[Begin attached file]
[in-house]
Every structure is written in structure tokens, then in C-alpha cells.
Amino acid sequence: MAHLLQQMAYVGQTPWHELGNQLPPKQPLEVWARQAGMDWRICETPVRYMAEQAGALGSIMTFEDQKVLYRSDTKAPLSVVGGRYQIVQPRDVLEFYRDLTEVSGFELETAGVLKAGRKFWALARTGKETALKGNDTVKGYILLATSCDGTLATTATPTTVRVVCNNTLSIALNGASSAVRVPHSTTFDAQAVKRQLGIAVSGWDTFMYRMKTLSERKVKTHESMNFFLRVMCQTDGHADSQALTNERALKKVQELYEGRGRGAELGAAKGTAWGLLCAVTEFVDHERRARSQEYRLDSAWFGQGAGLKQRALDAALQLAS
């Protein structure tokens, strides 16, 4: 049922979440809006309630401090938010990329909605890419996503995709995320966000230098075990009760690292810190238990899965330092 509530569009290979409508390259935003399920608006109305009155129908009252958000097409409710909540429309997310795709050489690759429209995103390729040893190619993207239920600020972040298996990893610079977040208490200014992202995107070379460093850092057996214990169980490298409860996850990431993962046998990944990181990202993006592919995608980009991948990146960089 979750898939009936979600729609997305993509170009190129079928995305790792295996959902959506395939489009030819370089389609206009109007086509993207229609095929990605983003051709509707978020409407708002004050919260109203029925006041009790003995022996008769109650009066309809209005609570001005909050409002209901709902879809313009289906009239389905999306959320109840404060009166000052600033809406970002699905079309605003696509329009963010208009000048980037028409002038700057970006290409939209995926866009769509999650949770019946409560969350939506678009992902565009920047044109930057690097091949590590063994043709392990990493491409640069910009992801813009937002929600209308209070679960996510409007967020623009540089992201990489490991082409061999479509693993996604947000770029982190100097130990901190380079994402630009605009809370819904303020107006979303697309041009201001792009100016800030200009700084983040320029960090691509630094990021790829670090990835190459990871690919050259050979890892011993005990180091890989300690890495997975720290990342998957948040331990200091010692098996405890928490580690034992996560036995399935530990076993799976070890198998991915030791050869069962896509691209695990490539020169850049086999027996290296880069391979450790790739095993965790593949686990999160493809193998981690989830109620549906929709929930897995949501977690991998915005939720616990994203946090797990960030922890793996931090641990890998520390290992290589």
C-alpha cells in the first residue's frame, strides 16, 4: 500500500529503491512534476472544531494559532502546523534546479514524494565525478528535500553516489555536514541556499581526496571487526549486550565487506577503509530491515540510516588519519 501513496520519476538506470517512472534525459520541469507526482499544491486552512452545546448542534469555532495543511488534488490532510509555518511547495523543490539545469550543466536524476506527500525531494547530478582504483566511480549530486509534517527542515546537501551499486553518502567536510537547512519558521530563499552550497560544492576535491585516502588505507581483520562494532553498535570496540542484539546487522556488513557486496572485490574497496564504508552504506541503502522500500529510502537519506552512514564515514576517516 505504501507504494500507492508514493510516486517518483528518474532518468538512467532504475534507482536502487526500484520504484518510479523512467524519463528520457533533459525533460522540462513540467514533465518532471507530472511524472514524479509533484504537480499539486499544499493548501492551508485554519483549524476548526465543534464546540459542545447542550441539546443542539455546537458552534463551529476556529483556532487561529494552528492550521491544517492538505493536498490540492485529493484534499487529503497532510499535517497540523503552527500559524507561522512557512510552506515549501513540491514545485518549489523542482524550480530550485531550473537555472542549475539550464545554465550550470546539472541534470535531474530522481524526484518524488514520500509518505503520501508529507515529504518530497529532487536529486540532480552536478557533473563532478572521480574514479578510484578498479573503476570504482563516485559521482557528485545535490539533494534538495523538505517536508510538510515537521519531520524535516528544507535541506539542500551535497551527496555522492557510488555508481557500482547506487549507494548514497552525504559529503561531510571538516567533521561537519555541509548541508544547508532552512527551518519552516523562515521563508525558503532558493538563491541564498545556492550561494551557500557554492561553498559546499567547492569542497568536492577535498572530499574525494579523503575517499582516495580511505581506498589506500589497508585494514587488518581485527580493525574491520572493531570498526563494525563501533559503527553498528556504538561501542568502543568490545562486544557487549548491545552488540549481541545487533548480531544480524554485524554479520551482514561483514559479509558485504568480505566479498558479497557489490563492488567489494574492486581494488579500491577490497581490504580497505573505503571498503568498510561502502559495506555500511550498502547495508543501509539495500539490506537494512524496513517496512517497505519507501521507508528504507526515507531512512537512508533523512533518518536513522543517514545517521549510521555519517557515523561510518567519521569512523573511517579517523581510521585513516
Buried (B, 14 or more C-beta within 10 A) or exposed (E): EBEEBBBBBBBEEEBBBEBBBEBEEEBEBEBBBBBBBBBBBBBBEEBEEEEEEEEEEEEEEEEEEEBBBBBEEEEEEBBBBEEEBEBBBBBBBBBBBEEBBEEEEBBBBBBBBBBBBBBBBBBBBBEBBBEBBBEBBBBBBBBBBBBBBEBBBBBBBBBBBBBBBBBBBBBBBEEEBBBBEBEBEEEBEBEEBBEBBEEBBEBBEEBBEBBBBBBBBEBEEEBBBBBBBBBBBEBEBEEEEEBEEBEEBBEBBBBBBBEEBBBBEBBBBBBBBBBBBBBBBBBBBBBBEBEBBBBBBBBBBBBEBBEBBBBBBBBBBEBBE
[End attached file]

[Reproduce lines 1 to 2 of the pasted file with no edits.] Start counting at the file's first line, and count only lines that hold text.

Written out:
[in-house]
Every structure is written in structure tokens, then in C-alpha cells.